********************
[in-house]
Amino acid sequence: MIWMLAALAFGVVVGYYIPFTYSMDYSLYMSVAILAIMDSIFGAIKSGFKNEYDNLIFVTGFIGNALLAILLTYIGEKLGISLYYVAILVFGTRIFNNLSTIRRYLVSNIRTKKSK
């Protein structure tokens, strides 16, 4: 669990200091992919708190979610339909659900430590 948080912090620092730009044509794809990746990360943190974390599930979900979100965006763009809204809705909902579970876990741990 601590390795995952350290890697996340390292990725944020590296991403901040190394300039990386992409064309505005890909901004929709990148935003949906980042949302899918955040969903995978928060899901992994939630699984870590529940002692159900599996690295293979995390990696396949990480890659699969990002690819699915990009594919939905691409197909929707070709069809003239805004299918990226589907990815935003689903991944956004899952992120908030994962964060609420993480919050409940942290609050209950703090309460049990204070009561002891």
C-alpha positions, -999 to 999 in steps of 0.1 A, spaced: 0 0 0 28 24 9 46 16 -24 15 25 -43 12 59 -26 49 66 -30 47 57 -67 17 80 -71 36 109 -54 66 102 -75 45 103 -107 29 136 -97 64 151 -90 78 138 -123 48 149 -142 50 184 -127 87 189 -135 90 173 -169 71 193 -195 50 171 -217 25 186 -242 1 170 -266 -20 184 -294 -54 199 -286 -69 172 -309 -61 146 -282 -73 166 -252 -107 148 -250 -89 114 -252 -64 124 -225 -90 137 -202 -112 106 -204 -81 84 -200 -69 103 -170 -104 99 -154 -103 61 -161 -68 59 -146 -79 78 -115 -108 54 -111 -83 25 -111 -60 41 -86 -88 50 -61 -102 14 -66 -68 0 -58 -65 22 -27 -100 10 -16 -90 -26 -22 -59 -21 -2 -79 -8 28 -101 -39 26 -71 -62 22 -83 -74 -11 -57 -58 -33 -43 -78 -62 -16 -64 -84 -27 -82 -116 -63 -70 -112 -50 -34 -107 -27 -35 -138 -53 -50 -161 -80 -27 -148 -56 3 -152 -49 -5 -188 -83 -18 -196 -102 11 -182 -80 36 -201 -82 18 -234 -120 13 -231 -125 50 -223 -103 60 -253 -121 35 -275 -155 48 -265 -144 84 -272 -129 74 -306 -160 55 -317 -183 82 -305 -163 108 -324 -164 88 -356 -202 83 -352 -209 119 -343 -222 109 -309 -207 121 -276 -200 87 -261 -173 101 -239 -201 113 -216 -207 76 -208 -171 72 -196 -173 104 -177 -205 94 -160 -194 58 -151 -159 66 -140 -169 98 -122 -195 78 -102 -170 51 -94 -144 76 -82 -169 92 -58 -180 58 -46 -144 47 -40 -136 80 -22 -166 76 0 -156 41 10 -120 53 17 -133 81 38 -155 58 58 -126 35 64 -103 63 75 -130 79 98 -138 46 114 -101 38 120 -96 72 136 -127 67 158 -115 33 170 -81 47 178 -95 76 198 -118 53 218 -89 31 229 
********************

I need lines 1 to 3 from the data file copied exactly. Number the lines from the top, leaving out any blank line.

[in-house]
Amino acid sequence: MIWMLAALAFGVVVGYYIPFTYSMDYSLYMSVAILAIMDSIFGAIKSGFKNEYDNLIFVTGFIGNALLAILLTYIGEKLGISLYYVAILVFGTRIFNNLSTIRRYLVSNIRTKKSK
């Protein structure tokens, strides 16, 4: 669990200091992919708190979610339909659900430590 948080912090620092730009044509794809990746990360943190974390599930979900979100965006763009809204809705909902579970876990741990 601590390795995952350290890697996340390292990725944020590296991403901040190394300039990386992409064309505005890909901004929709990148935003949906980042949302899918955040969903995978928060899901992994939630699984870590529940002692159900599996690295293979995390990696396949990480890659699969990002690819699915990009594919939905691409197909929707070709069809003239805004299918990226589907990815935003689903991944956004899952992120908030994962964060609420993480919050409940942290609050209950703090309460049990204070009561002891």